Vince Dooley, Legendary Georgia Football Coach, Hospitalized With COVID-19

Legendary college football coach Vince Dooley was hospitalized Saturday with COVID-19, a spokesperson from the University of Georgia told the Associated Press. Dooley, who was the head coach for the Georgia Bulldogs from 1964 to 1988, was admitted to a hospital in Athens, Georgia with a "mild case" of COVID-19. The 90-year-old was scheduled to appear at the university bookstore before the Bulldogs take on Auburn on Saturday. 

Last month, the Bulldogs celebrated Dooley's 90th birthday as the team took on Oregon in Atlanta. When speaking to the Atlanta Journal-Constitution in September, Dooley talked about the Bulldogs and head coach Kirby Smart who led the team to a national championship earlier this year. 

"Kirby Smart is destined to be in time not only Georgia's greatest coach, but one of the all-time great coaches in college football," Dooley said. "This year will be especially challenging coming off the national championship. There is no doubt that his philosophy that puts great emphasis on recruiting will again provide an opportunity to end up among the top four. Who knows what may happen in the playoffs? Historically, though, in modern football the odds are against repeating at that level. But standards are at a maximum height right now, and the Bulldogs' future is at an all-time high."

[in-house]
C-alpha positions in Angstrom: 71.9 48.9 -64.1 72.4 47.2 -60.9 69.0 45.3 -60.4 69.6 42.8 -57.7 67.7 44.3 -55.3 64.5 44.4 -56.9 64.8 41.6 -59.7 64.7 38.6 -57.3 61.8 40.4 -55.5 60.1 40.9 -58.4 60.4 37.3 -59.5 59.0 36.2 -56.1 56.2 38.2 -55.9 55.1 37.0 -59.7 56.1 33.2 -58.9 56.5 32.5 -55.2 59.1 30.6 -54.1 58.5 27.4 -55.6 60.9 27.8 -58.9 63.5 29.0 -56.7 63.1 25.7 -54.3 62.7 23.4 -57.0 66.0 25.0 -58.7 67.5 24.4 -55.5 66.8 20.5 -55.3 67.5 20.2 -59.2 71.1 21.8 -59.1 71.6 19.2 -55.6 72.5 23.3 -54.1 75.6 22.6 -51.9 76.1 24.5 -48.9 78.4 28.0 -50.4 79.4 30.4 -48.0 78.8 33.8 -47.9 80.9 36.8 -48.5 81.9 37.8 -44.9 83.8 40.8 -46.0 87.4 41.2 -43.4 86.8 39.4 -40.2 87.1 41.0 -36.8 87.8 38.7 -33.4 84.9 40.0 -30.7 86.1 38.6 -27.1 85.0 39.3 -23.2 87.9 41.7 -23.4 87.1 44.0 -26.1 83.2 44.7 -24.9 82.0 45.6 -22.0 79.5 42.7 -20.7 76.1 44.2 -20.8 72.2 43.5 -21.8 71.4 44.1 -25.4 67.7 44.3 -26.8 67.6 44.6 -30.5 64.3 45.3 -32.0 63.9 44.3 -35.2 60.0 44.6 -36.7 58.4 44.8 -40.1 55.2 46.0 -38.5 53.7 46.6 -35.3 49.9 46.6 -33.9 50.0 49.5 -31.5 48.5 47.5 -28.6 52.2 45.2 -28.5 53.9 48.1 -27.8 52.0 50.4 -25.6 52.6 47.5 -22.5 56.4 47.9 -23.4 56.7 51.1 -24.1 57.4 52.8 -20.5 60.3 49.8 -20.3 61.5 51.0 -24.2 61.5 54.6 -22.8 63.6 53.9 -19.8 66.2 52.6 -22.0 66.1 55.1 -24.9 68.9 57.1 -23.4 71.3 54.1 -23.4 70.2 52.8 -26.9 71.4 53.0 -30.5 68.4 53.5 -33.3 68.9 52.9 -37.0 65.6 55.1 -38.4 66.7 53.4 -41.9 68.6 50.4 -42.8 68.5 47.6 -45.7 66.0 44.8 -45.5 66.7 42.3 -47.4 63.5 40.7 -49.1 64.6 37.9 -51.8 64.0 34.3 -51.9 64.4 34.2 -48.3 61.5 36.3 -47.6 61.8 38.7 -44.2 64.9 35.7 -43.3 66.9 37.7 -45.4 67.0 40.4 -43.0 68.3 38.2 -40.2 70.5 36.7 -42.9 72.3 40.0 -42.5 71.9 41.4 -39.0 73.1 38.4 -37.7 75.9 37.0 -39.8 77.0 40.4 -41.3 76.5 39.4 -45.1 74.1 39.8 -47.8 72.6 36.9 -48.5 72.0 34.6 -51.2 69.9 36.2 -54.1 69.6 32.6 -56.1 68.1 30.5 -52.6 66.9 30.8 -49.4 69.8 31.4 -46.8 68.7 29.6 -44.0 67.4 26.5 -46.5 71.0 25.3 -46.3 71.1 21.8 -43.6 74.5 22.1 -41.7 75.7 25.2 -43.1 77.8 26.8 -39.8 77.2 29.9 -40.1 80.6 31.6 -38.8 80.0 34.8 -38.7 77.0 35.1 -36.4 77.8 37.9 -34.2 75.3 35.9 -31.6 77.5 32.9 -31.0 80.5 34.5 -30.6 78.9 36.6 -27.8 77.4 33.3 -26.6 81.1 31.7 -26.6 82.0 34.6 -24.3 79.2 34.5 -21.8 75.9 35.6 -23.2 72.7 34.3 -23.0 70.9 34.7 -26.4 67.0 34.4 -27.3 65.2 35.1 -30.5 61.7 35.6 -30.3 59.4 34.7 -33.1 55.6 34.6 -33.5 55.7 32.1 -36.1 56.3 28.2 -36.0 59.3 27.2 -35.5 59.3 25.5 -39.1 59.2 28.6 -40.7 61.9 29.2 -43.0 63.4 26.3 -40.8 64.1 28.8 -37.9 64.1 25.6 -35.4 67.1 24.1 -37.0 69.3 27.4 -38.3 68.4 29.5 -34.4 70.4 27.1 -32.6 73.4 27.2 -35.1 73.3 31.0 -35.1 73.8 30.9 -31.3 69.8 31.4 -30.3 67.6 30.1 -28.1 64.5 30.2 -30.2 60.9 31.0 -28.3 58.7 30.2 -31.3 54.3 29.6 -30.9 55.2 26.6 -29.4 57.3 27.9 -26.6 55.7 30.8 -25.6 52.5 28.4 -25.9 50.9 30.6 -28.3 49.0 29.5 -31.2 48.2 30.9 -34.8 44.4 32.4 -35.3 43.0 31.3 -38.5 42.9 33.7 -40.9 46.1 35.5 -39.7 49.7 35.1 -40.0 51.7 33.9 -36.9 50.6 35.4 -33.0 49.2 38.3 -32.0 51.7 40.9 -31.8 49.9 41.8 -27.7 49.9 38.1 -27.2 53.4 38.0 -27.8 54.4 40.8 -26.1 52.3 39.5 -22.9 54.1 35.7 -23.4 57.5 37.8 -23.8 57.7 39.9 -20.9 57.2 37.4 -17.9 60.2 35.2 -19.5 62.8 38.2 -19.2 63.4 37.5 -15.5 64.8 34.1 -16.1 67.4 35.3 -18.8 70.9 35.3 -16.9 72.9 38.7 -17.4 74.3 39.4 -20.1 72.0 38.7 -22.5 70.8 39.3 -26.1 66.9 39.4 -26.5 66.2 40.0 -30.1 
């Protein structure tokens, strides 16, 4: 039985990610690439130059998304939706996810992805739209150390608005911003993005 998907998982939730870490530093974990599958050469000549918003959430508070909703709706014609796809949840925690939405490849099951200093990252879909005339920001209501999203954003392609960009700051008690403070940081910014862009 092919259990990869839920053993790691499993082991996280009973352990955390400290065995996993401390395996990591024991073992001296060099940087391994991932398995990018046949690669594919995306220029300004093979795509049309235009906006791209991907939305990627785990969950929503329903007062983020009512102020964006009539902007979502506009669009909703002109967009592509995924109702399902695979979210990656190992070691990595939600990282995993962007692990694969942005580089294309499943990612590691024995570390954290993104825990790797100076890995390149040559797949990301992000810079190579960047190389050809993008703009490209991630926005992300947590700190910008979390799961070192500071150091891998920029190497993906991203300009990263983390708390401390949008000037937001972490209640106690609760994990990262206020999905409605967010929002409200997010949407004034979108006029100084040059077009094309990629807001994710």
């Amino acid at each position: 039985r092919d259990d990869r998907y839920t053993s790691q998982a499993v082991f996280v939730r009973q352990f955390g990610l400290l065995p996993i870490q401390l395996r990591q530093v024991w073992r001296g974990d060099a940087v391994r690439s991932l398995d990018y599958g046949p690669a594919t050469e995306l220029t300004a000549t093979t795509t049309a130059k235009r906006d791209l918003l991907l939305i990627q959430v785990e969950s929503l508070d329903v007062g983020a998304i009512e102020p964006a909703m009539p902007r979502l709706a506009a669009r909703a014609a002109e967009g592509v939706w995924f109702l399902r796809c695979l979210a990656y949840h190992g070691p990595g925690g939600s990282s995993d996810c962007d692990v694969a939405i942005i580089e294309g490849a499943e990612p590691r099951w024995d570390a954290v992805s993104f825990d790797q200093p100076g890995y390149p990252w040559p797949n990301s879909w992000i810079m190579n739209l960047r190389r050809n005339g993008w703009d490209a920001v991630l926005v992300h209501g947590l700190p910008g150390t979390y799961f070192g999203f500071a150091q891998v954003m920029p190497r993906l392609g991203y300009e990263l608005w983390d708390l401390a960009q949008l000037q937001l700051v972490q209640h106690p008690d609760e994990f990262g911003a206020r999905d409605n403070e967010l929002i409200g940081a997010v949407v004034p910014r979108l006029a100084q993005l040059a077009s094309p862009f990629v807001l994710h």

Dooley, who was a quarterback at Auburn, posted a career 201-77-10 record in his 25 seasons at Georgia. He led the Bulldogs to six SEC Championships and a national title in 1980. Dooley was named SEC Coach of the Year five times, was named Eddie Robinson Coach of the Year in 1980 and was inducted into the Georgia College Football Hall of Fame in 1994. He was also the athletic director for Georgia from 1979 to 2004. 


"We had tremendous growth in the 1980s in most of our sports programs," Dooley said. "Football, the lifeblood, had the golden years on the field with a 43-4-1 record (three SEC championships and the 1980 national championship in 1980-83) to start the decade. Basketball, the only other revenue-producing sport, was strong under Hugh Durham, then Tubby Smith and Jim Harrick. But unfortunate circumstances prevented men's basketball from sustaining momentum built by each."